ESTHER'S CHANGED HEART
by Sam Nadler
"Jobs, status, wealth and connections are not our
but mere opportunities to share the Messiah."
The story of
Esther is celebrated every year at the Feast of Purim. Traditionally, Esther
is seen as a hero for saving her people from extinction. But we need to be
edified by the text and not mere tradition, careful to observe how the
Scriptures portray her.
The Book of Esther is unique in the Bible in that the name of God is never
mentioned. Why? Perhaps those who will not identify with Godís call are not
identified with Godís name. The events in the book took place fifty years
after Cyrus permitted the Jewish people to return to Israel (2 Chronicles
36:22-23; Ezra 1:1-4). So the book of Esther is written about those Jews who
did not heed the call of God and return to the land of Israel. Esther and
Mordecai were among those who, out of convenience or preference decided to
remain in Persia and not return to the land of Israel. Neglecting Godís call
led to the downward spiritual spiral we see in Estherís life. Consider her
response to Mordecai when given the news that her people were to be
destroyed by official decree, and that she is their apparent hope:
|All the kingís servants and the people of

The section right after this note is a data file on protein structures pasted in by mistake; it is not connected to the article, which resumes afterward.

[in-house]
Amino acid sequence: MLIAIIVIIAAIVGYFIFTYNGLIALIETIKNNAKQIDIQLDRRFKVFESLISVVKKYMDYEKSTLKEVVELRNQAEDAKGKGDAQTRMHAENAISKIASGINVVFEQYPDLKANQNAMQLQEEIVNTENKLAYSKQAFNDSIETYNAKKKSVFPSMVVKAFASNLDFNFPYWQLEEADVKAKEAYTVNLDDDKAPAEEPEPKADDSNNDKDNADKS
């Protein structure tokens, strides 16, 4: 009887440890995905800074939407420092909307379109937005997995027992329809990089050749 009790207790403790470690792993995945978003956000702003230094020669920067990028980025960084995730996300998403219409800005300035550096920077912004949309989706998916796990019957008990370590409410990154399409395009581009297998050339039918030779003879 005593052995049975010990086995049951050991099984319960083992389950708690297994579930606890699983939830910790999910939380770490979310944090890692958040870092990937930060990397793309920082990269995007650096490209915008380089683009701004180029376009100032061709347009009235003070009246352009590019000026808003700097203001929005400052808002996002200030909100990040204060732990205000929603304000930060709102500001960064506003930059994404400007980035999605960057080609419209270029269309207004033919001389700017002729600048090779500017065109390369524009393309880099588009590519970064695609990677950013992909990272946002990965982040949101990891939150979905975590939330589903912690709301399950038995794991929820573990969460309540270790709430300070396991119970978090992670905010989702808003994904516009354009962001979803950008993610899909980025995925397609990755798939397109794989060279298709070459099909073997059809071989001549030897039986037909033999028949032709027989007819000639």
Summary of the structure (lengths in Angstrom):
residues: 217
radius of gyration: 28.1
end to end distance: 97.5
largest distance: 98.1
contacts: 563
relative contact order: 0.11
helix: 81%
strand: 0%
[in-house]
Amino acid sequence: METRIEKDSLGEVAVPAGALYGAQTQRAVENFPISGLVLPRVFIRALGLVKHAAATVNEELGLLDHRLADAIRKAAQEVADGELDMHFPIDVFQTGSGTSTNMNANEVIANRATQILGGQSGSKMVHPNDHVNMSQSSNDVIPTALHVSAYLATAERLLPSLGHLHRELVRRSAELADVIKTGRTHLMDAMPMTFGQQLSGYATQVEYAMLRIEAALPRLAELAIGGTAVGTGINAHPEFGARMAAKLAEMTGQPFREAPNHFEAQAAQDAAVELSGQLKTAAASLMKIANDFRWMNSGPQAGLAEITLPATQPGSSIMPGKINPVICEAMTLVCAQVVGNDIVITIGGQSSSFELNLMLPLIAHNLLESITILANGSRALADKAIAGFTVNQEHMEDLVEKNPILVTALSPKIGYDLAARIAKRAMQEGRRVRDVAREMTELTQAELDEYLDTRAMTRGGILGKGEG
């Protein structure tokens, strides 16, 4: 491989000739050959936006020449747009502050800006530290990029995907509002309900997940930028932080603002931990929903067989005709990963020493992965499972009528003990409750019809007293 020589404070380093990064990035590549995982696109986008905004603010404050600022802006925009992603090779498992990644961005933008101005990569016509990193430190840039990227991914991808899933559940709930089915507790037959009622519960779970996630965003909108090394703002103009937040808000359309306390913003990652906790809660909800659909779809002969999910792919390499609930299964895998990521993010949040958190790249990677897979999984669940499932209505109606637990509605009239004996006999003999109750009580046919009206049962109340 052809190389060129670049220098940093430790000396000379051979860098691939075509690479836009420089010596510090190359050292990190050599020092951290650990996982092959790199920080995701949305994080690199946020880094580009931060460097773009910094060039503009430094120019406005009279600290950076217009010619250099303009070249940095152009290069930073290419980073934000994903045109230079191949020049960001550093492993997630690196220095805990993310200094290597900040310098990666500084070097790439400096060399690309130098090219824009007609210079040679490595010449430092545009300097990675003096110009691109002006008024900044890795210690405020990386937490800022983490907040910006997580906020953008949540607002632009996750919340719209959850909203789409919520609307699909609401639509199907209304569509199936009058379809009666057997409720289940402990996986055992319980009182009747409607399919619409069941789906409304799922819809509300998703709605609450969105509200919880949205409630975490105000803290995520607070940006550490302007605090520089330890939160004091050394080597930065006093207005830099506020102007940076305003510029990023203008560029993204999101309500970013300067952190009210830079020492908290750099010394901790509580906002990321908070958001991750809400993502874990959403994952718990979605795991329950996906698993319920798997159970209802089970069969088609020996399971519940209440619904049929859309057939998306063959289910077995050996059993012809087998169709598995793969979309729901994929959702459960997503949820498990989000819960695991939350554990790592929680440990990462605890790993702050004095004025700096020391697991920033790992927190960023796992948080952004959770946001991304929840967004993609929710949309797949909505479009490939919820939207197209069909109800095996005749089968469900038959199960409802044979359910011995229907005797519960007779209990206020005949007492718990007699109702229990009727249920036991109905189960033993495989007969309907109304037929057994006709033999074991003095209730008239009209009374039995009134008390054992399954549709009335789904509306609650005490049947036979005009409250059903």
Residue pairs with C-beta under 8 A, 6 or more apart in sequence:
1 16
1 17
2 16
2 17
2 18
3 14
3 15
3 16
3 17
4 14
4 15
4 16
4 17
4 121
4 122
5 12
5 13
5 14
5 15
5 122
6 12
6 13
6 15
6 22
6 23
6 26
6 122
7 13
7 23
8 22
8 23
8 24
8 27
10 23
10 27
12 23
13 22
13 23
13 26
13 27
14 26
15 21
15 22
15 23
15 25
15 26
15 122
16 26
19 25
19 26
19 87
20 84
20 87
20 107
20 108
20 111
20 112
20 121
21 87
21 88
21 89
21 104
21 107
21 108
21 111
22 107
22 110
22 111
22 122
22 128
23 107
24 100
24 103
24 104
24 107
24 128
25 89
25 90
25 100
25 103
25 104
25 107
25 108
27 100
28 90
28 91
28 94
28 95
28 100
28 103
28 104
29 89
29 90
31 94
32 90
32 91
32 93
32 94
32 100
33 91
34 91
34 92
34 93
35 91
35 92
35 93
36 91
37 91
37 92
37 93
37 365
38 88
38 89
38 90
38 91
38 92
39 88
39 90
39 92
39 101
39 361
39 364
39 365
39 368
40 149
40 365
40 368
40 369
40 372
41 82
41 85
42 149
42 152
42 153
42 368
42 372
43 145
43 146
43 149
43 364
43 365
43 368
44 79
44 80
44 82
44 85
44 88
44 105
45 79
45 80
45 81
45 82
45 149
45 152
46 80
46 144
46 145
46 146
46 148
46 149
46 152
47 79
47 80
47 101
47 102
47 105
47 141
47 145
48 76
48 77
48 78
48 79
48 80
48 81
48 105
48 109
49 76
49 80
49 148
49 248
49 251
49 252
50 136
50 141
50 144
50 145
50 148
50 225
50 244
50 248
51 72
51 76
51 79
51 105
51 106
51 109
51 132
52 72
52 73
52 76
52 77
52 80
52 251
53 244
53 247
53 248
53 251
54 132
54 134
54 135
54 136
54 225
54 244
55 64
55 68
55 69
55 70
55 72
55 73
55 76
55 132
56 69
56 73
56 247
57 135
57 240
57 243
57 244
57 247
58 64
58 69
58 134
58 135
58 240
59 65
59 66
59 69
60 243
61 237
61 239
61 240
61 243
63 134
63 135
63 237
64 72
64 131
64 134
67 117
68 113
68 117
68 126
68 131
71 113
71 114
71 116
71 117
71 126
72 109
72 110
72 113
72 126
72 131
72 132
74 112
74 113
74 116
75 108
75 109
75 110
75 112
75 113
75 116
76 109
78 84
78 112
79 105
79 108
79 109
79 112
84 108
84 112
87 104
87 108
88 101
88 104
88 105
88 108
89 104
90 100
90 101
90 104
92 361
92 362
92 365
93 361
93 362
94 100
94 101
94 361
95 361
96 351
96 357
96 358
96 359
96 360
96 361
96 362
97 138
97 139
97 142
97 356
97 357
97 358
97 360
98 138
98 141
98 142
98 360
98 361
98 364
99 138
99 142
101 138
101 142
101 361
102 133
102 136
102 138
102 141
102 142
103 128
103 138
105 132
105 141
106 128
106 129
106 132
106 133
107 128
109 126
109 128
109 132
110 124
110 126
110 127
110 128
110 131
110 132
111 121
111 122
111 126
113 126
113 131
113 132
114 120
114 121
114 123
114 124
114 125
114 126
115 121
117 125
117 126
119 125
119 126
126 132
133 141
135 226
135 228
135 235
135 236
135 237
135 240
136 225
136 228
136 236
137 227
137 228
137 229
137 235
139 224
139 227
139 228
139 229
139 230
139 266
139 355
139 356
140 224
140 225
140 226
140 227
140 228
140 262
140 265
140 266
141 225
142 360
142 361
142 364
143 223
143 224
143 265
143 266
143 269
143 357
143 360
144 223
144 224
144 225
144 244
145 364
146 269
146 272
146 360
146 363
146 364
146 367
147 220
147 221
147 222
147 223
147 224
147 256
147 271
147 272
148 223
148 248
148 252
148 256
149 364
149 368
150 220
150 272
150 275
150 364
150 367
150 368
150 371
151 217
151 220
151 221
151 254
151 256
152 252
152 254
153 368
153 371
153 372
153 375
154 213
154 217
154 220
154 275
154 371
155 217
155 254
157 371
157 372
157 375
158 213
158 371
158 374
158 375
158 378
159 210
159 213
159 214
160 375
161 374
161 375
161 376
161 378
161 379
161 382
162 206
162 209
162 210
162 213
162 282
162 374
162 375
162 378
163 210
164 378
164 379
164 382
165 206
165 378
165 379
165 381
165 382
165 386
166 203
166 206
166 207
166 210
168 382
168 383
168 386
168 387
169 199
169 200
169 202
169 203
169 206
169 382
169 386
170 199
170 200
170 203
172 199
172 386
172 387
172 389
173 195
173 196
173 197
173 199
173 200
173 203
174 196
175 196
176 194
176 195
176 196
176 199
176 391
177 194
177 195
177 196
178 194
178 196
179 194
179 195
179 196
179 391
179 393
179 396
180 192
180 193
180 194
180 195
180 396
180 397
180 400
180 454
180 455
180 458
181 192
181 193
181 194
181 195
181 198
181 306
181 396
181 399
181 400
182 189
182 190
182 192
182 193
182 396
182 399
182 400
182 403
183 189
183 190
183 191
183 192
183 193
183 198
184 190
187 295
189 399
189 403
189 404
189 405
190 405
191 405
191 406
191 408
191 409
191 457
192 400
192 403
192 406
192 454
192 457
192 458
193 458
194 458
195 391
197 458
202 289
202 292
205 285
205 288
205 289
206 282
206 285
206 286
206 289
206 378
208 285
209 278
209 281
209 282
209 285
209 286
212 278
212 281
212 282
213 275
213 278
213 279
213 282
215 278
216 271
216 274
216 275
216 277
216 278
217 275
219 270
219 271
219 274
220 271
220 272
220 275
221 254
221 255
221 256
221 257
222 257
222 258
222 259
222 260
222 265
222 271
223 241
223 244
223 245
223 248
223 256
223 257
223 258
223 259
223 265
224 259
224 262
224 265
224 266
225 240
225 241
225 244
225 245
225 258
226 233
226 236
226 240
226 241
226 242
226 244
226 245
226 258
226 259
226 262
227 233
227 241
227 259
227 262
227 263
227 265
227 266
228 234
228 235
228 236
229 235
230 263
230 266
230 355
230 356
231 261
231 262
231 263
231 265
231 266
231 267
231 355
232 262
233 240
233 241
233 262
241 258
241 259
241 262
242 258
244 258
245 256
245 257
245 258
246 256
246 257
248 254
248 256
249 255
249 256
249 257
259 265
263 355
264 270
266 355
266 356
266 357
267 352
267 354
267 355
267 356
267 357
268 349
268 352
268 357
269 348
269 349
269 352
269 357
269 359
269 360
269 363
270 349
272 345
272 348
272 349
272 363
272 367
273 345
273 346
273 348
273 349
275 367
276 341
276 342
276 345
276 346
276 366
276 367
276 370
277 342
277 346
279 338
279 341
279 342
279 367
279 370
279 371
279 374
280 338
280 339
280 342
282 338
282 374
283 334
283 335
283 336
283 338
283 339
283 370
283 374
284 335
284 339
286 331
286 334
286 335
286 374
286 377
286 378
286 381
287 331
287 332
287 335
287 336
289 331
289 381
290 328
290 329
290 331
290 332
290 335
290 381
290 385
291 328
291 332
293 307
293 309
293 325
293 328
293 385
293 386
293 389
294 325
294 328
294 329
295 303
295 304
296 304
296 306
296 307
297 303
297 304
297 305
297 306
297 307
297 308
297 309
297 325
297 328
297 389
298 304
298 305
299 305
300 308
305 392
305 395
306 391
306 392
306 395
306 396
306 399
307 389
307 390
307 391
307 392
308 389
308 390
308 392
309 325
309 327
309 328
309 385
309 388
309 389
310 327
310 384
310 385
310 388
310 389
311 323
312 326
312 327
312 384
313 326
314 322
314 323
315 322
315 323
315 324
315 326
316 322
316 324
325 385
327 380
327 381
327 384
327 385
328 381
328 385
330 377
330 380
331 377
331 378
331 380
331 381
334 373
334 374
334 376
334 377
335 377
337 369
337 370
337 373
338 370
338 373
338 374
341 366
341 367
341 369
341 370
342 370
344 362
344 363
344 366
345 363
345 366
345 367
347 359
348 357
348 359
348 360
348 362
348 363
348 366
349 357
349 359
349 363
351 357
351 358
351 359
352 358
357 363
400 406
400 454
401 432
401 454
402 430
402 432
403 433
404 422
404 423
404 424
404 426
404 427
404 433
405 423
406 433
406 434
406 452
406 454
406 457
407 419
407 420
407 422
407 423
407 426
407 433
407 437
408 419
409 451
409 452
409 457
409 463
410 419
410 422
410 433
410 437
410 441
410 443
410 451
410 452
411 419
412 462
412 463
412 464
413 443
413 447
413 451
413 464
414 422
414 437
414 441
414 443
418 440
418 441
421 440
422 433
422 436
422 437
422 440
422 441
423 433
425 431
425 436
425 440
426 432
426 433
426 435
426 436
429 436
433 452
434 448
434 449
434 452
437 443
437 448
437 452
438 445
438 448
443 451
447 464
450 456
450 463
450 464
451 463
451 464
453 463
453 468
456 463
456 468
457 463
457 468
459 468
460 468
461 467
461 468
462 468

the kingís provinces know that for any man or woman who comes to the
king to the inner court who is not summoned, he has but one law, that
he be put to death, unless the king holds out to him the golden
scepter so that he may live. And I have not been summoned to come to
the king for these thirty days.
With her peopleís existence threatened, why did Esther
respond in such a selfish manner? As may be true for any of us, Esther was
concerned more for her own safety than the safety of her people.
From the beginning though, she was indifferent to Scriptural details. Since
Esther was Jewish, she would have kept dietary restrictions according to the
Law of Moses. However, the food that would have been provided in the Kingís
palace was definitely not kosher. When she was provided with food she did
not refuse (Esther 2:9). In the Babylonian captivity, Daniel was faced with
a similar situation, and remained faithful, refusing to eat food that would
have been sacrificed to idols (Daniel 1:8). The first step in moral failure
may seem small, even inconsequential, but it is not. Small hinges can open
Identified With A Sinful World
Esther did not make known her people or her kindred
(Esther 2:10). Though Moses, to his financial and political loss, chose to
identify ďwith the people of GodĒ and the faithfulness of God, Esther
thought otherwise (Hebrews 11:24-26). She accepted counsel to hide her
identity as a Jew, and therefore, her identification with the God of Israel.
Perhaps Esther reasoned, ďWhy raise these problems so early? I can always
tell the truth after I have the job.Ē Yet even after being chosen Queen she
still hid her identity (Esther 2:20). Her omission was not just the
practical matter of getting the job: It was sin.